Hoverboards catching fire in the UK are now officially being blamed on the poor craftsmanship of “criminal” hoverboard manufacturers from other countries. These hovering devices are currently the subject of an intense series of recalls orchestrated by the country’s National Trading Standards agency, as was recently documented by the Inquisitr.
According to Leon Livermore, the chief executive of the Chartered Trading Standards Institute group that has been working with National Trading Standards to intercept any potentially dangerous hoverboards before they enter the country, the issue is that most of these hoverboards are assembled by “irresponsible manufacturers” looking to cut corners to save money during the hoverboard manufacturing process. The Guardian quoted Livermore as saying the following.
“Criminals and irresponsible manufacturers will often exploit high demand and attempt to flood the market with cheap and dangerous products. Some [hoverboards] are made abroad, principally for the overseas market, are not fitted with the correct plug and fuse for use in the U.K.. As a minimum consumers should check that the three-pin plug on the [hoverboard] device states it is made to BS1363. If it doesn’t include this information, then don’t buy the product.”
As previously reported by the news outlet, “thousands” of potentially “faulty” hoverboards have been confiscated at a number of ports in the aftermath of tests revealing safety issues related to overheated hoverboard chargers, plugs, cables, and cut-off switches that pose the risk of catching fire or even exploding when the user attempts to ride a hoverboard. National Trading Standards have seen approximately 17,000 hoverboards enter the country at seaports, airports, and other borders from many different locations. In just seven weeks of observing this hoverboard trend, the regulatory body believes that 15,000 of them — or 88 percent — failed what are considered to be one or more of a number of “basic safety checks.”
The hoverboard is named after Marty McFly’s 2015 floating skateboard of choice in the 1985 film franchise Back to the Future. Although it actually bears little resemblance to that gadget, this electric, two-wheeled, balanced scooter gives the impression that it glides, or “hovers,” just off the ground’s surface.
Orders of hoverboards represent one of the most popular (albeit pricey) Christmas gifts of 2015, which ironically is the same year in which they are featured in the film. In fact, these boards, which the Verge noted this week can retail anywhere from $300 to $18,000 in the United States, have become the “hot new toy of the season thanks to celebrities like John Legend and Kendall Jenner who Instagram themselves [as they hoverboard] around on the self-balancing scooters.”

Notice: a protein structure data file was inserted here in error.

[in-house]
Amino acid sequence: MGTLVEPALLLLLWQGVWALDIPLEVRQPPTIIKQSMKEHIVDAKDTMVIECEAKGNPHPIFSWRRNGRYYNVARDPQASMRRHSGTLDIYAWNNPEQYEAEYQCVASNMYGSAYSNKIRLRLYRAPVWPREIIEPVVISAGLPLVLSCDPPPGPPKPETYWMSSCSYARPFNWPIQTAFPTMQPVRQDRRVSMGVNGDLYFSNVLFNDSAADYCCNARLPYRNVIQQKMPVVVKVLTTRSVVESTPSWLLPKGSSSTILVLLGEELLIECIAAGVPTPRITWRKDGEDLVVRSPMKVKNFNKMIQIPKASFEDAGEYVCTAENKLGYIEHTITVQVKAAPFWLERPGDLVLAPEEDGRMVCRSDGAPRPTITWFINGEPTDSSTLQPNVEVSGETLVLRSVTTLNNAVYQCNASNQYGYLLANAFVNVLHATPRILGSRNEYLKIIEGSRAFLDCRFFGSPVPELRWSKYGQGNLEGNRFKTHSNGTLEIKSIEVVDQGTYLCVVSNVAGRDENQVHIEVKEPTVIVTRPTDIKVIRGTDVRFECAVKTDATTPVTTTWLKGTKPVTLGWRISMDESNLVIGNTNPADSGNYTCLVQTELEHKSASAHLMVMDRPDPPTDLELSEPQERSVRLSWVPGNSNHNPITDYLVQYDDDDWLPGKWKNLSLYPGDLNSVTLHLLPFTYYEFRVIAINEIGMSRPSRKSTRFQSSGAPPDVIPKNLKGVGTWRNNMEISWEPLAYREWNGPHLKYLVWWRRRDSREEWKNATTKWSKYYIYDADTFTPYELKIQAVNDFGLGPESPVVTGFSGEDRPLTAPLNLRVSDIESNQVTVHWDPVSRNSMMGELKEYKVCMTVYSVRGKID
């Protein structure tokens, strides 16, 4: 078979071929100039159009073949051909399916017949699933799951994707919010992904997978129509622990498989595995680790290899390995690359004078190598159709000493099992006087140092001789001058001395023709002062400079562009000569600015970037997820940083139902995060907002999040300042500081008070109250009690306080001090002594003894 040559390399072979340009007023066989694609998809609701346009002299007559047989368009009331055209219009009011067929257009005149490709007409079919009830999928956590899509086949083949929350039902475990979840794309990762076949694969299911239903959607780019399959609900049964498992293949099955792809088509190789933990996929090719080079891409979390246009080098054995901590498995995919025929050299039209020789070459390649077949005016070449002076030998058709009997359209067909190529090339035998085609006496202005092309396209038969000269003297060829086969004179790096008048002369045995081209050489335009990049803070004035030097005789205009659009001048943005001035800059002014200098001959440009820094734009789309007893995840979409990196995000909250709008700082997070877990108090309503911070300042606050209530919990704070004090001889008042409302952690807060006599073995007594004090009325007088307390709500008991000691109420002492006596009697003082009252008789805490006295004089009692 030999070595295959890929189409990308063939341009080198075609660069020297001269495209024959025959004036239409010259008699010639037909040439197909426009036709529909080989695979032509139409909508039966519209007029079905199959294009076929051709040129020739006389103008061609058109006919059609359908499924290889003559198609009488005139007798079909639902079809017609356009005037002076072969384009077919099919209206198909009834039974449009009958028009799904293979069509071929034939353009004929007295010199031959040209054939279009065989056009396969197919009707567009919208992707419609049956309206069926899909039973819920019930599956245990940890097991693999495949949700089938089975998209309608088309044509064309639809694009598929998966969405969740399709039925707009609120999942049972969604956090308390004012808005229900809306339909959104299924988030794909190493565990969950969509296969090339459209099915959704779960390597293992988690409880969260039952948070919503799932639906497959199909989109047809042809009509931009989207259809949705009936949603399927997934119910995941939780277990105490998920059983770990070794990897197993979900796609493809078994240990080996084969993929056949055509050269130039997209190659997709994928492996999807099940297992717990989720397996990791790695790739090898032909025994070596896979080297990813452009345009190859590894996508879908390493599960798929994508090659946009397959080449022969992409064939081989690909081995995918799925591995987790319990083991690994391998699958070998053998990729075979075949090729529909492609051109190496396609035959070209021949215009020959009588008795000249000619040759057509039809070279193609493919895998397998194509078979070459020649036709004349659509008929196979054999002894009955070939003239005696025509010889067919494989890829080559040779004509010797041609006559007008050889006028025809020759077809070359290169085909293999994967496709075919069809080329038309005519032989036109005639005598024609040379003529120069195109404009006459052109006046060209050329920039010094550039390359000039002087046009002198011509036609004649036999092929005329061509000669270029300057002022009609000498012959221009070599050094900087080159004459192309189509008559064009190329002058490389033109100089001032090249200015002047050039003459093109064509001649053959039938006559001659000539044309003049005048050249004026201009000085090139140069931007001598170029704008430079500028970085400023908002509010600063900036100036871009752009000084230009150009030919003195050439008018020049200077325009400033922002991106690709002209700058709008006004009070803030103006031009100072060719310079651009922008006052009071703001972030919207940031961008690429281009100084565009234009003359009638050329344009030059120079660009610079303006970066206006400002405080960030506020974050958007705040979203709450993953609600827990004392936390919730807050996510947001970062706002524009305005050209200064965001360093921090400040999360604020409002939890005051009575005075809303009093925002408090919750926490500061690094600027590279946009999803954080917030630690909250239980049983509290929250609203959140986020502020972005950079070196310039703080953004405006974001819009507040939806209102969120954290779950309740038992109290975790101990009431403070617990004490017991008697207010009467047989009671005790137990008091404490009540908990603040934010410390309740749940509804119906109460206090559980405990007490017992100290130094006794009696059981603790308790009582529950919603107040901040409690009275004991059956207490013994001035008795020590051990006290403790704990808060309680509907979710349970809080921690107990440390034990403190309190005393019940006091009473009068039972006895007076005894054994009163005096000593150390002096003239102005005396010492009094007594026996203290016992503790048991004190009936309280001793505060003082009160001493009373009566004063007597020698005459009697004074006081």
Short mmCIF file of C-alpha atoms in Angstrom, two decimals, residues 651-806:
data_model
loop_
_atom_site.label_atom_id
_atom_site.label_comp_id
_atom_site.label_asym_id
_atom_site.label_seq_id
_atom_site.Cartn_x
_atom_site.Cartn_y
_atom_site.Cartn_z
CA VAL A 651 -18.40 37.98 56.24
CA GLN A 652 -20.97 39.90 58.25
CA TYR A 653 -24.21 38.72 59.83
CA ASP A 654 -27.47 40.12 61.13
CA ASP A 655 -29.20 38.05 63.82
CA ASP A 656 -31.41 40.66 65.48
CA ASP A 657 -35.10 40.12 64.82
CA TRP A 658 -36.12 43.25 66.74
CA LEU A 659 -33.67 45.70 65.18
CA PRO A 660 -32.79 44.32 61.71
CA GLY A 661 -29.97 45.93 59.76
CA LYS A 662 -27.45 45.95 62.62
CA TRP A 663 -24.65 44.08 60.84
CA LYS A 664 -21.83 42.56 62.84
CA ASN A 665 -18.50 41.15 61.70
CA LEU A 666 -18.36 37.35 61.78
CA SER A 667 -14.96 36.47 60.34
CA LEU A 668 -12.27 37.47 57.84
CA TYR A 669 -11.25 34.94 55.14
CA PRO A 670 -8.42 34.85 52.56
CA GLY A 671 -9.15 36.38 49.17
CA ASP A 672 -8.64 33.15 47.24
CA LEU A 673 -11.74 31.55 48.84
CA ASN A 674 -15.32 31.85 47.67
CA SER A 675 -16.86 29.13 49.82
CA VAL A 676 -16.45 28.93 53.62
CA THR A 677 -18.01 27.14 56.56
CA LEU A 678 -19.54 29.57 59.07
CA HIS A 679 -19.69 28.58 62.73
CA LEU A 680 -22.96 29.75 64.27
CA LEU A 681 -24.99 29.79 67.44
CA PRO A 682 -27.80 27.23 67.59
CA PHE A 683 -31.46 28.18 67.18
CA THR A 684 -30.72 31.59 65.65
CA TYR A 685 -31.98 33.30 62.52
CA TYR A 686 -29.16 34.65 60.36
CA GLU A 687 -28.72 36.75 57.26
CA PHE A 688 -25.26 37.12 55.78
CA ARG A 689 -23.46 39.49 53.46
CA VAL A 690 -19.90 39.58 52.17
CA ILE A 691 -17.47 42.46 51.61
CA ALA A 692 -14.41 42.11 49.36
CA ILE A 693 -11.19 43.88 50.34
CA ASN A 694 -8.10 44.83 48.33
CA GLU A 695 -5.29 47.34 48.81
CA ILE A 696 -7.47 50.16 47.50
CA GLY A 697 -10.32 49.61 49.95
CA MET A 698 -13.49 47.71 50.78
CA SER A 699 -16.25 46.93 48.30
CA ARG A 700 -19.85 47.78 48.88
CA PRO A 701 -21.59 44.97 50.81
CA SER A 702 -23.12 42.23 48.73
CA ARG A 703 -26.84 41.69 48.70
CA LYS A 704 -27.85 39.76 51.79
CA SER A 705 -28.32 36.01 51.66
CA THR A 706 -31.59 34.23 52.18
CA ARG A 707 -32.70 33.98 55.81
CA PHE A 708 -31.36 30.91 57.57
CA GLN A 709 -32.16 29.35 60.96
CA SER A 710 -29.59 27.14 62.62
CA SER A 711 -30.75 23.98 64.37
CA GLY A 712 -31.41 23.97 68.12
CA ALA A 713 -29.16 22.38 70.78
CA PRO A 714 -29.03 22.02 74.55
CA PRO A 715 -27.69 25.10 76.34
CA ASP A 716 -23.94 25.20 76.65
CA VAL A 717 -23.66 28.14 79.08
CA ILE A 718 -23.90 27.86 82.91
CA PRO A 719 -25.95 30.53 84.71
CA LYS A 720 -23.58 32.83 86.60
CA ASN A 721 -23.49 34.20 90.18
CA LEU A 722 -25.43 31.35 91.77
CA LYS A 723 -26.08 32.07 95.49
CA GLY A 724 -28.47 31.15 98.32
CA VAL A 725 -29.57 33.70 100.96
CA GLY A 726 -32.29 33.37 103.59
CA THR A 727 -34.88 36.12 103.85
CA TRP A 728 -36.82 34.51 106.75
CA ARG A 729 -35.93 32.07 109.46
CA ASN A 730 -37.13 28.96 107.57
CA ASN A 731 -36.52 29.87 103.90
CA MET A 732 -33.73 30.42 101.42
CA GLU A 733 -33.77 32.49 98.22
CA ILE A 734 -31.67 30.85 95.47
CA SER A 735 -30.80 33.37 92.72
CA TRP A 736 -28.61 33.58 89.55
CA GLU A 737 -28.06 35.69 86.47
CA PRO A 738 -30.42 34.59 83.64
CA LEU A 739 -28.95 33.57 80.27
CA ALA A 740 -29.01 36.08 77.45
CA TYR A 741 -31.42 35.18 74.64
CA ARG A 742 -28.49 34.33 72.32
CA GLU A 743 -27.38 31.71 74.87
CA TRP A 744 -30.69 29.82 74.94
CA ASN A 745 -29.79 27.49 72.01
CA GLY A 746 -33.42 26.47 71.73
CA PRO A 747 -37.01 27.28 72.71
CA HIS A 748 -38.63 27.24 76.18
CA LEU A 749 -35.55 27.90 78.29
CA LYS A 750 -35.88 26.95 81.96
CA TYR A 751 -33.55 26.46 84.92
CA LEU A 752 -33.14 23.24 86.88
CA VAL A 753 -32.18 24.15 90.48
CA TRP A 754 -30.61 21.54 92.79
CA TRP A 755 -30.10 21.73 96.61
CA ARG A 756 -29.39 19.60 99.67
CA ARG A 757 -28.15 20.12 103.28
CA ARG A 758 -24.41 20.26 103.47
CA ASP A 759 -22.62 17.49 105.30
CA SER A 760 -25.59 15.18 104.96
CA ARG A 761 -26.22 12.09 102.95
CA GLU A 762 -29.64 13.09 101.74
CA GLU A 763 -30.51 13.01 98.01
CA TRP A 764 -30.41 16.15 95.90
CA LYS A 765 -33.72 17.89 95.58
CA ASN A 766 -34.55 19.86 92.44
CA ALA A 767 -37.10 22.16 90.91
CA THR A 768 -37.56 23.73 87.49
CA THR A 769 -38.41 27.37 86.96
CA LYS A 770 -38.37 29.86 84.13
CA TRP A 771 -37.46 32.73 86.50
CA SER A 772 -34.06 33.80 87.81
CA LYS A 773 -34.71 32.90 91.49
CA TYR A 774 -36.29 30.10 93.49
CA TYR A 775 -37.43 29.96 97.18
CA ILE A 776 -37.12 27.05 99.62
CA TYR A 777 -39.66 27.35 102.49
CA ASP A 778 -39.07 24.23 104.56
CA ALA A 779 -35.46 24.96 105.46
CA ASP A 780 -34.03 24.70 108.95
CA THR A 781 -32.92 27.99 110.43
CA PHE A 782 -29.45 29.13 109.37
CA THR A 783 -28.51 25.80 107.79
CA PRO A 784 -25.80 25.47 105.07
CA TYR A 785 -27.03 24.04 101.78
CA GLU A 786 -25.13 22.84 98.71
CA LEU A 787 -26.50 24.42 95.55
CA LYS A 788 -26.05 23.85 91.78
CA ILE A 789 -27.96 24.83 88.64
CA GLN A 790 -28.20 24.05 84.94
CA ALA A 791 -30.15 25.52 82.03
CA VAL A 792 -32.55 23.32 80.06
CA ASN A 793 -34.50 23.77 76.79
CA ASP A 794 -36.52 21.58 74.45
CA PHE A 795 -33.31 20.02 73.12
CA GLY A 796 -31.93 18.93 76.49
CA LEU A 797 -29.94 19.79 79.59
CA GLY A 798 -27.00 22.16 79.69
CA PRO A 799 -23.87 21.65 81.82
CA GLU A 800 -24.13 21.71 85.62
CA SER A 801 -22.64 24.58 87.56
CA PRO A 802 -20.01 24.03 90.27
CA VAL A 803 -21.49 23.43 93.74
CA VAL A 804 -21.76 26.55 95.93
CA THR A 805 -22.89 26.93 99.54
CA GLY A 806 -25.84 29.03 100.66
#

Likewise, performers in Justin Bieber’s “What Do You Mean” video “perform routines in which they [hover] around on hoverboards.”
The Guardian also noted that a huge recent-weeks uptick in British hoverboard orders has compounded the efforts of both the National Trading Standards and Chartered Trading Standards Institute.
Livermore’s comments regarding U.K. hoverboard imports were further backed up by Institute Chairman Lord Toby Harris.
According to the Guardian, Harris noted, “Our teams at sea ports, postal hubs and airports have seen a significant spike in the number of unsafe hoverboards arriving at national entry points in recent weeks and are working round the clock to prevent dangerous [hoverboards] from entering the supply chain.”
Harris, whose agency is working with both the Department for Business, Innovation and Skills and the Chartered Trading Standards Institute to combat the hoverboards issue, also noted that consumers should conduct research and “buy cautiously” when considering the purchase of potentially faulty hoverboards.
“Most of these [hoverboards] are being imported for onward sale domestically as Christmas approaches,” he continued. “We urge consumers to be on their guard when purchasing these [hoverboards] and advise you read our product safety checklist to help ensure you are not purchasing a dangerous item.”
In light of these revelations, a number of British hoverboard retailers have already issued recalls for various hoverboard models, per the Guardian report, including Halfords and Costco, while a number of legitimate hoverboard fires have already been caused in London and Buckinghamshire due to overheating hoverboards.
This news is also particularly alarming in the United States, where hoverboards are often manufactured domestically. Recently, at least one exploding hoverboard caused a house fire in Louisiana on its first day of use, per ABC News, while eight separate cases of hoverboard complaints have been logged by the U.S. Consumer Product Safety Commission, according to the New York Daily News.
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